Oluo: Part of that is that we live in a society that likes to pretend this is a meritocracy. We like to pretend that, if you do the right things, make the right choices, work hard enough, everyone can lift themselves up. But that’s not the case and has never been the case. While some people, with extraordinary effort and extraordinary luck, will be able to rise above mountains of systemic oppression to greatness, the truth is that most people will not be able to.
And even what they achieve will be a fraction of what they would’ve achieved without those barriers. What I try to do is I try to get people to look at systemic oppression, look at the history of it.
I think that a lot of what’s denied communities of color, especially black communities in need, is the ability to be proud of the fact that we still exist.
My own house, the deed on my house, says black people aren’t allowed to own my home. It’s been that way for 100 years. It’s important to recognize that, look at that and not say, “This means we’re doomed,” but say, “Wow. Look what we’ve done. We’ve built so much history, and we can do more, but we have the right to actually flourish. We have the right to do this without struggle. We have the right to do this without pain. We have the right for our everyday people, not our greatest, not our brightest, not our strongest, to live because we’re human beings.”
Oluo: But it’s really important that we know our history, that we educate our real, full history, and that we recognize the way in which we’ve been programmed to see that this is our fault, to see that these things don’t exist, to see that our communities haven’t been torn down time and time again.
I think that what we forget, because our definition of success doesn’t seem to match up to white definitions of success, that our survival is beautiful. It should be more. But the amount of strength and resiliency it’s taken to still be here, to still hold each other, to still hold our babies, to still sing songs, to still have stories is amazing. We just have to celebrate it more, and I think we have to build space to celebrate what we’ve done.
And we have to just welcome it and say, “We are still here and that is a beautiful thing. We deserve more to honor what we’ve done.”
McFarland: I don’t think anybody would disagree that we need to have our own standards. We need to look at ourselves and our culture and decide what is positive, what is good, what we need to celebrate. But given that the system that we live in, that can be very, very difficult, and there are so many things that mitigate against that. That’s certainly something that … That would stand us in very good stead if we were able to do it, if we are, and when we are able to do it.
Oluo: Absolutely. And I agree with you. I don’t think we can just imagine a different world and be in it, right? It is very tough because we are battling overwhelming messaging and systems that control our lives, that say otherwise. But what I definitely want to remind people of, the system we live in right now serves nobody. While it does active, real harm to us, it doesn’t serve the average white person either. This system is broken, and we have to start imagining more.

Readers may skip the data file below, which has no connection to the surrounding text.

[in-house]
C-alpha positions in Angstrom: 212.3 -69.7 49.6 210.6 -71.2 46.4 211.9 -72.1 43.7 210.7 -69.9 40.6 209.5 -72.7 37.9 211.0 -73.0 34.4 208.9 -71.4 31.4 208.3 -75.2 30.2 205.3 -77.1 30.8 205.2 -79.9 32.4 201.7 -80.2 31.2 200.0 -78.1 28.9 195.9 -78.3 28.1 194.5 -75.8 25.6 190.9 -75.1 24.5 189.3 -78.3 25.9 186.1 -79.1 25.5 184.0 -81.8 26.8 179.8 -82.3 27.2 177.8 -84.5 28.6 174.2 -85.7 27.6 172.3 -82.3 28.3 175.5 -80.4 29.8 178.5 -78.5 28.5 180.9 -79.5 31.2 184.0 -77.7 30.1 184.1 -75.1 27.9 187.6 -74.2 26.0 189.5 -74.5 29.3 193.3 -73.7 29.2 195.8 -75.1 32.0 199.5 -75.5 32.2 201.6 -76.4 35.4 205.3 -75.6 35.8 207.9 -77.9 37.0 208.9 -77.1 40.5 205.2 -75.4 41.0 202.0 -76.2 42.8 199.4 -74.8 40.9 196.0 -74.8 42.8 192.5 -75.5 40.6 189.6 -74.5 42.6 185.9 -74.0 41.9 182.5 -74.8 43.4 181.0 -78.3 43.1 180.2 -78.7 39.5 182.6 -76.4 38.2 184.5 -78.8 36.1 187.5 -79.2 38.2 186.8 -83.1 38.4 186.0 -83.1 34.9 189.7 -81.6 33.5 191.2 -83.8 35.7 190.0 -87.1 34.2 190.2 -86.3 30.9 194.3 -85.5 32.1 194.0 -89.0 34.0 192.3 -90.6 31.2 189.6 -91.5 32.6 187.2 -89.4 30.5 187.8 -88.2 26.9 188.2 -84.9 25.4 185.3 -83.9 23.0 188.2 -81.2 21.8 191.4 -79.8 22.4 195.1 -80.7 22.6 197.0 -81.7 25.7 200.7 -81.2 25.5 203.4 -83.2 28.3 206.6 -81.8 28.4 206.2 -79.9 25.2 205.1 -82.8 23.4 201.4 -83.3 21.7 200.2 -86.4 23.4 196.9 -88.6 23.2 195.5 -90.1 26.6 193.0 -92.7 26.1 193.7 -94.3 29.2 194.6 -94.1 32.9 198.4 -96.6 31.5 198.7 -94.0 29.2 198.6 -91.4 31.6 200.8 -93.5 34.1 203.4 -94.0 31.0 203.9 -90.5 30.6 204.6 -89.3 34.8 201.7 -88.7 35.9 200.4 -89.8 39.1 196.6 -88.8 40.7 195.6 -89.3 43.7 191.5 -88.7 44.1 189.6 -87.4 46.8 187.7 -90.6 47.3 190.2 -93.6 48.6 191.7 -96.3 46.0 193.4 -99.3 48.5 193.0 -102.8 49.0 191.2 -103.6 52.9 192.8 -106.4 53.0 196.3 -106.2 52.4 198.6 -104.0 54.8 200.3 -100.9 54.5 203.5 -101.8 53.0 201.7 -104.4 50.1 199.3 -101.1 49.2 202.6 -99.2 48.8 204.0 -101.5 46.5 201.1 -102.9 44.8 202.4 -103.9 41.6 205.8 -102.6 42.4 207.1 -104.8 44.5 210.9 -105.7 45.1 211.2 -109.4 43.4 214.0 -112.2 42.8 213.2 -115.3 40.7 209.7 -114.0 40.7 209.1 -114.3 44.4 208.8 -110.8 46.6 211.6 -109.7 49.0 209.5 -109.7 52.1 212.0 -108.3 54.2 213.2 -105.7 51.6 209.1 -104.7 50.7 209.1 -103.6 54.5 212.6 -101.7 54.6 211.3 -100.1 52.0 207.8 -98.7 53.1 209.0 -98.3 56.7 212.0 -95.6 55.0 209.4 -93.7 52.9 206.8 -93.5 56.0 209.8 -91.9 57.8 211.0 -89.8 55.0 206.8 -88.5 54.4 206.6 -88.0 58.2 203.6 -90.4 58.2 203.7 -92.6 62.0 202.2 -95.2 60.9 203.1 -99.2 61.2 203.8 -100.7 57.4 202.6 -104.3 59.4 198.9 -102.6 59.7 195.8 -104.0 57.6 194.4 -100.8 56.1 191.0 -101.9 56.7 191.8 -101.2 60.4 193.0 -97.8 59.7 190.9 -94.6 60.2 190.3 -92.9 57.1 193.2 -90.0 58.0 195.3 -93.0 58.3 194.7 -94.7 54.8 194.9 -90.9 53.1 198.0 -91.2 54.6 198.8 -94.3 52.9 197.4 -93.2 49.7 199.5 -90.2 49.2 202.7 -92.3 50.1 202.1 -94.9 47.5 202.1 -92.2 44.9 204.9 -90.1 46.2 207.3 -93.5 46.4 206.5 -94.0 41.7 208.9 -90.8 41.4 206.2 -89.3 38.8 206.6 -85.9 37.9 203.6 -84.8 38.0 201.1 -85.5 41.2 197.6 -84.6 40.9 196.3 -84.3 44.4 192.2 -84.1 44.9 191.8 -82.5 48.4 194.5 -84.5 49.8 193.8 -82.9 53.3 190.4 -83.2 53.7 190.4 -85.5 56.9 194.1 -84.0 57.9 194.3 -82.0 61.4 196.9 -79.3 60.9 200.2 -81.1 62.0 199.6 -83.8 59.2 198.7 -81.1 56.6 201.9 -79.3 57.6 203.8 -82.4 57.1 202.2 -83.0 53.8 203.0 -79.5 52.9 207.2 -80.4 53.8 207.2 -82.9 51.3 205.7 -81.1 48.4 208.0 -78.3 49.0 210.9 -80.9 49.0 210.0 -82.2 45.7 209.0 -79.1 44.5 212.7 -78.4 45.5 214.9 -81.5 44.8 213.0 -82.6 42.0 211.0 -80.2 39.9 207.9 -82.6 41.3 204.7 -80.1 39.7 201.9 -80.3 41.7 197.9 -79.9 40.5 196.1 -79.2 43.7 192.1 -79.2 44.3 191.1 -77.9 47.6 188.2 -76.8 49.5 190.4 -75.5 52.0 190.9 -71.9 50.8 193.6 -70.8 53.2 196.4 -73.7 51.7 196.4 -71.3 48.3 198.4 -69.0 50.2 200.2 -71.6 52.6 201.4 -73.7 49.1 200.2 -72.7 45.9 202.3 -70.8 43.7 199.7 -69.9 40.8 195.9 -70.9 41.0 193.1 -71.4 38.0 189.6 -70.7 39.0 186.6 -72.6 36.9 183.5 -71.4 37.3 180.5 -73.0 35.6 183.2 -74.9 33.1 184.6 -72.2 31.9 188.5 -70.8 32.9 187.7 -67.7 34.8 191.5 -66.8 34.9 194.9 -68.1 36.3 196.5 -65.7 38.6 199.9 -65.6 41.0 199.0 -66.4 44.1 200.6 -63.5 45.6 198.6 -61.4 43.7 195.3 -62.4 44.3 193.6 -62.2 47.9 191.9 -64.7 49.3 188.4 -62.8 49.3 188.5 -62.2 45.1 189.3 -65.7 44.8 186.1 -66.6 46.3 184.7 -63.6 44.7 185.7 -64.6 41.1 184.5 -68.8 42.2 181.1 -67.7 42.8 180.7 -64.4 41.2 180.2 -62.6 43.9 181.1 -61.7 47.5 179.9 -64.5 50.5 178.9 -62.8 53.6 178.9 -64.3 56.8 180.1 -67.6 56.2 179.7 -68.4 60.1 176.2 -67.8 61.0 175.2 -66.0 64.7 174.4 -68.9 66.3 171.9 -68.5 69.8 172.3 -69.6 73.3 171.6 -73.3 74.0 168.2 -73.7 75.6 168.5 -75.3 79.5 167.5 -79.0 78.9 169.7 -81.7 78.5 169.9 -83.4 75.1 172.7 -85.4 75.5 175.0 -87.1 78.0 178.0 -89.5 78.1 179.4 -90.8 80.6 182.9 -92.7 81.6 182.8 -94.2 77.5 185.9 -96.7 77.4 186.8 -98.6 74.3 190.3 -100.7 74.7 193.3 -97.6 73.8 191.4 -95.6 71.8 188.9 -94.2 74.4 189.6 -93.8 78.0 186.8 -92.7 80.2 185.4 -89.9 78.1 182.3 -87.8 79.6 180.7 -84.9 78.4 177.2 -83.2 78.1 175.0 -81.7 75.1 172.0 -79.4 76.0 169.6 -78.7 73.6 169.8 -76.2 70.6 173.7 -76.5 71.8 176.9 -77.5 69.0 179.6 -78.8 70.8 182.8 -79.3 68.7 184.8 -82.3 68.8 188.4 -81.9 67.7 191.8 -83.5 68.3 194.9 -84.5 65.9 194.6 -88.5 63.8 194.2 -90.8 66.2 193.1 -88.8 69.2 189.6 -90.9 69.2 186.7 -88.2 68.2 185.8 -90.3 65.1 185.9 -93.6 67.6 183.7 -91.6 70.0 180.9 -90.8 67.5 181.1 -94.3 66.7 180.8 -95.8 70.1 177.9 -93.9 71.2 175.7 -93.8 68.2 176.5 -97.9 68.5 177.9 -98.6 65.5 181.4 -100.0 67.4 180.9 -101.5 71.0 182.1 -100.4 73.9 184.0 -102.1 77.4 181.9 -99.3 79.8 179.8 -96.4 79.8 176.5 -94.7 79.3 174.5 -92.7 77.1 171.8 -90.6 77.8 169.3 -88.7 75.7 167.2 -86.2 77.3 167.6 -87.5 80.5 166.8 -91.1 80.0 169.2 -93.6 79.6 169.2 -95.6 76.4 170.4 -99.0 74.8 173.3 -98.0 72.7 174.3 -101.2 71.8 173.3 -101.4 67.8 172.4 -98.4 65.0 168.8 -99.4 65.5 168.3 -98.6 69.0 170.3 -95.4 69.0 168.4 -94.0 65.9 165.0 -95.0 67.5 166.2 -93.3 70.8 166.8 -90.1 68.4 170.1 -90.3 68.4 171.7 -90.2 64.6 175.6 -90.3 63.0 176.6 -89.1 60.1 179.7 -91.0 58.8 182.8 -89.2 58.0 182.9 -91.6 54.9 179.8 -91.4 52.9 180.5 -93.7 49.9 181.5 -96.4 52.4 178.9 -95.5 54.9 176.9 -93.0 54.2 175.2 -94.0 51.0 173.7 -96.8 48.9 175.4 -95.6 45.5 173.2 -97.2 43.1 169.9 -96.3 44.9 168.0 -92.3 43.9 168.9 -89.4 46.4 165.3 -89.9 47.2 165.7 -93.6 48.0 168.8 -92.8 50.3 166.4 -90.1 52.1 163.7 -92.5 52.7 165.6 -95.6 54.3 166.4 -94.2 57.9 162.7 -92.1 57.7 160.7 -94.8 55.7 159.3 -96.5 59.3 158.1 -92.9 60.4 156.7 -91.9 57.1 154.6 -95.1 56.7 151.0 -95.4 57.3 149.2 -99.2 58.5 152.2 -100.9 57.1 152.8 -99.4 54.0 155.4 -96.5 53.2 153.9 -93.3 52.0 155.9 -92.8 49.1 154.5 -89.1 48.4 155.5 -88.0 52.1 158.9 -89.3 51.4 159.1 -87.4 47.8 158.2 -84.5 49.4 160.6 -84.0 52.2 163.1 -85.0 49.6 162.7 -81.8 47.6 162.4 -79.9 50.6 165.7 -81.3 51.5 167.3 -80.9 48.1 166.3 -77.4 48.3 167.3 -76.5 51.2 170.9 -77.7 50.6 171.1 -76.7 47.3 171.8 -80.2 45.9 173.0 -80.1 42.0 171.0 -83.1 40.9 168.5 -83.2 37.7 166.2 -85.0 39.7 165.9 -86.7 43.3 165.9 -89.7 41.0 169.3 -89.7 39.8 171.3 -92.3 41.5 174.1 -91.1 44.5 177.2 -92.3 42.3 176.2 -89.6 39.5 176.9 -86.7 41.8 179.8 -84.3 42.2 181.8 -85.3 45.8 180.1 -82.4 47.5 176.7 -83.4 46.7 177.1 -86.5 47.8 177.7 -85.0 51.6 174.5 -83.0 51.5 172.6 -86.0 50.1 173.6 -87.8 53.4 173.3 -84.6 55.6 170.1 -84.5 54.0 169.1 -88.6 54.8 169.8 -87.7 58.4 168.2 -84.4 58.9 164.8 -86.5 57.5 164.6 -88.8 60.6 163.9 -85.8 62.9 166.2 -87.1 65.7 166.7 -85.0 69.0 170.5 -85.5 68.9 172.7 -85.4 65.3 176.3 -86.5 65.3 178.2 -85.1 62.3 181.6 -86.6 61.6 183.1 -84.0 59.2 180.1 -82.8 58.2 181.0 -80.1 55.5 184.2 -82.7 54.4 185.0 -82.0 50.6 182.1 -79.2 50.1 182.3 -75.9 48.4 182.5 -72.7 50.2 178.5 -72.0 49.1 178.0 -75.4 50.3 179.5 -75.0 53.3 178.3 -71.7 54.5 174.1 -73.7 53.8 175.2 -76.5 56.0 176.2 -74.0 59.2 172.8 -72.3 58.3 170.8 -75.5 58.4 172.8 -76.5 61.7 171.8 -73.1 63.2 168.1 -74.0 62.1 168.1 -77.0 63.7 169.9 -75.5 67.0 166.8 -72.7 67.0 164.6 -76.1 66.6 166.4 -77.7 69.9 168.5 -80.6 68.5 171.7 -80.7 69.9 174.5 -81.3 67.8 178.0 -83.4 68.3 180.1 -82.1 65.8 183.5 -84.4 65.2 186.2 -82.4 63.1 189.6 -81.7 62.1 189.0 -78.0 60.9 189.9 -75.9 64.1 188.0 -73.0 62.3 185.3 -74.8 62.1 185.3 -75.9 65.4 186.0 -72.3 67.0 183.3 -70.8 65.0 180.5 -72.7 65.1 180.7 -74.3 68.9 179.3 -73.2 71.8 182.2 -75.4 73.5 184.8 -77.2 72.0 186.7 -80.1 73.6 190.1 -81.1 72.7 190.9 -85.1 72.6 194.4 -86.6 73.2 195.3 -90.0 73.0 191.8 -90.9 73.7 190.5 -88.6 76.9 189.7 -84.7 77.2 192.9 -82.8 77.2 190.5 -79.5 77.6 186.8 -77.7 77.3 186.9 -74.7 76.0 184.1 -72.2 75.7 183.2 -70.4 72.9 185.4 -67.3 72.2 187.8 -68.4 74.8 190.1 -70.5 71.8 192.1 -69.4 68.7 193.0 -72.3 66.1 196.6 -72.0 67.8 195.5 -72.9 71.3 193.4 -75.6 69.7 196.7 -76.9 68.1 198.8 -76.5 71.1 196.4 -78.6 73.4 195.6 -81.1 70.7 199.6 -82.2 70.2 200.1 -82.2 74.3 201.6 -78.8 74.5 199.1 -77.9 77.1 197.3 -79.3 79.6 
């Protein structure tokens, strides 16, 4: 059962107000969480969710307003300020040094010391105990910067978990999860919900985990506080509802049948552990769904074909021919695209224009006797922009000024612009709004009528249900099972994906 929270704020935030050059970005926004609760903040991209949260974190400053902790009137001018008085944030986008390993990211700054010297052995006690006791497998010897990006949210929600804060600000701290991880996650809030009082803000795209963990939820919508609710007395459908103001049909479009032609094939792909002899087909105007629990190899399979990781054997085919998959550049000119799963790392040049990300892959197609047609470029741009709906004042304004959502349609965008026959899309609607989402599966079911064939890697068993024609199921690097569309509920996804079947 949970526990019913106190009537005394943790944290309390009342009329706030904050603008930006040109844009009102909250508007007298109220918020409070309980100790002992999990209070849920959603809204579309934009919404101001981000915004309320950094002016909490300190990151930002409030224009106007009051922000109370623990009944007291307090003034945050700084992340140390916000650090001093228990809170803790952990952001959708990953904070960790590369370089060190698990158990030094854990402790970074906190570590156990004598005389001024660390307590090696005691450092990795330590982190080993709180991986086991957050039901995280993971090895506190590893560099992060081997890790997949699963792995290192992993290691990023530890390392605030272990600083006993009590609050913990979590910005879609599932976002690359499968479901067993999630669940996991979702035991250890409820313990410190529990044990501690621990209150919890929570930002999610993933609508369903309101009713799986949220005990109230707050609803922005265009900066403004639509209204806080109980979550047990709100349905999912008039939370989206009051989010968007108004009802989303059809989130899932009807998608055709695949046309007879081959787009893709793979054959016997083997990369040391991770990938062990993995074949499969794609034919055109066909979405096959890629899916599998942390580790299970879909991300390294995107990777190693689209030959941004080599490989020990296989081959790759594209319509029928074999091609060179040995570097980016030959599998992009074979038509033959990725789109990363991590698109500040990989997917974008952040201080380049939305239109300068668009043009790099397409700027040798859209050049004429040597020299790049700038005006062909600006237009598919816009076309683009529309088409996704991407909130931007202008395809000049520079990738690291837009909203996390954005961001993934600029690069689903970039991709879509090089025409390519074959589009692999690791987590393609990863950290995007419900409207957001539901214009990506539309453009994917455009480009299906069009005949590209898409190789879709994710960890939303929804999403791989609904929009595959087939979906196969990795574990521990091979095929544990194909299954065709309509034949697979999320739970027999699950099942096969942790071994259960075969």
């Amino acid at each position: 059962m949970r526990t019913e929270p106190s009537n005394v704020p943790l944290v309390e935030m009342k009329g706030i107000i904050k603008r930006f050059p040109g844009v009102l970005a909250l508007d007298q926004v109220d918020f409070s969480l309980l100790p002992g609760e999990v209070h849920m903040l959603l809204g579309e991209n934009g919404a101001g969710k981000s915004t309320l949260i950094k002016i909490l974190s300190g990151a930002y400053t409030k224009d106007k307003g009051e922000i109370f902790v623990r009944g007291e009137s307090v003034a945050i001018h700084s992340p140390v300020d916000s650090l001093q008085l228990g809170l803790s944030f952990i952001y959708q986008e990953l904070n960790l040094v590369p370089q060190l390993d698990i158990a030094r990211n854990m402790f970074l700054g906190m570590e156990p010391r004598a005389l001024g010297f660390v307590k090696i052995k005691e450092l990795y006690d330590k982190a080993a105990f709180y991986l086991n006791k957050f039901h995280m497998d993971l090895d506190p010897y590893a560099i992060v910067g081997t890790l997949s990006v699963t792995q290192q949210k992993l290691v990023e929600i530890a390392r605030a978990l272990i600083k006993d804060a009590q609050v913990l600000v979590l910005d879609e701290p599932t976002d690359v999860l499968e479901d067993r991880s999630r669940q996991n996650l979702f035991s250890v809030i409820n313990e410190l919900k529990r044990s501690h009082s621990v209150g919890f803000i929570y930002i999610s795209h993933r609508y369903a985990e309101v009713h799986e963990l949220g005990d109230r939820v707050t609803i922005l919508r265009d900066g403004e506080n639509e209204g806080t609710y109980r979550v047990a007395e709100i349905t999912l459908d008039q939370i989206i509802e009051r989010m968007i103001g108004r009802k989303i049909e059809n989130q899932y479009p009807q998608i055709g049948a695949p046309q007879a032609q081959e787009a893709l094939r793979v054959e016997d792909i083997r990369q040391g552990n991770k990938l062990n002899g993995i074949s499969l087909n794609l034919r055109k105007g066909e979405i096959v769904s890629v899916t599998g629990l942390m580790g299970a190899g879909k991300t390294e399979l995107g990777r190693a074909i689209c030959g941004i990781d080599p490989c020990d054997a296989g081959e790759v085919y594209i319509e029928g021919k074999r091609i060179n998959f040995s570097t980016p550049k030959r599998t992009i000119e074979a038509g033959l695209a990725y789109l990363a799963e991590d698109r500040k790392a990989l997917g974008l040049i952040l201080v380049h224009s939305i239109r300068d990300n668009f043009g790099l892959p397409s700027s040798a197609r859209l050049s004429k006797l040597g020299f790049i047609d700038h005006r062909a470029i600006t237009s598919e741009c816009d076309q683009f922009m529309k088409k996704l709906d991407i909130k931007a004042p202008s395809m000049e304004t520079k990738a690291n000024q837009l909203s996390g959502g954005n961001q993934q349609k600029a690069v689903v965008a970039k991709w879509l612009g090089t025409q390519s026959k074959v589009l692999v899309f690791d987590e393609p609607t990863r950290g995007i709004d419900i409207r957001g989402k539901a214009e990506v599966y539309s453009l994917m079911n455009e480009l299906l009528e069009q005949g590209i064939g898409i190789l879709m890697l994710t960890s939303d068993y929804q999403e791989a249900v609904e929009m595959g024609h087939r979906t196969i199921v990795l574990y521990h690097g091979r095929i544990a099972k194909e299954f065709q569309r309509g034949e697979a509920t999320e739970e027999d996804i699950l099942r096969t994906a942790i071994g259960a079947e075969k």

I think that what we forget- what I have to remind myself as someone who does this work, is that I am fighting for every individual black person, every individual person of color. This means that, even though I will not see the end of this system, if I do one thing that gives one person one day, it is worth it. And I think that when we value that and say, “You know what? Even a day of laughter, a day of joy, a day of feeling heard is worth it, and we will celebrate that,” I think the more time we can spend in that space, the better off we will be.
We can feel very defeated when we look at the whole system and say, “But we can’t fix it all.” But I think we are worth recognizing that every day of joy we have is worth celebrating and fighting for, and that’s what we’re fighting for.
Author Ijeoma Oluo…. Her best-selling book is called So You Want to Talk about Race. She gave the 50th Anniversary Address for ASHA’s Office of Multicultural Affairs at the 2019 ASHA Convention.
To read about the many ways O-M-A helps ASHA members address culture and language, and diversity among professionals and those with communication disorders or differences, visit asha dot org and search for multicultural.
A special thank you to Elise Davis-McFarland for joining me in this conversation.
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ASHA Voices is produced by the American Speech-Language Hearing Association and comes from the team behind the ASHA Leader magazine.
Support for ASHA Voices comes from ASHA’s online conference, Innovative Methods for Preschool Assessment, Collaboration, and Treatment. In it, you can explore key topics and get strategies for improving outcomes beginning February 19. Learn more at on-dot-asha-dot-org-slash-preschool.
ASHA Voices is brought to you by ASHA’s Speech-Language Pathology Practices Unit. Connect with clinical issues, healthcare, and schools teams by sending an email to s-l-p-info-at-asha-dot-org
Production assistance comes from Pamela Lorence. I’m J.D. Gray, and this is ASHA Voices.
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Next time on ASHA Voices …
We continue our pair of shows in honor of Black History Month with a conversation on African American English. Listen in to find out why some of our guests call the subject: taboo.
And check out the January-February issue of the ASHA Leader magazine to read more on the subject.
That’s next time on ASHA Voices.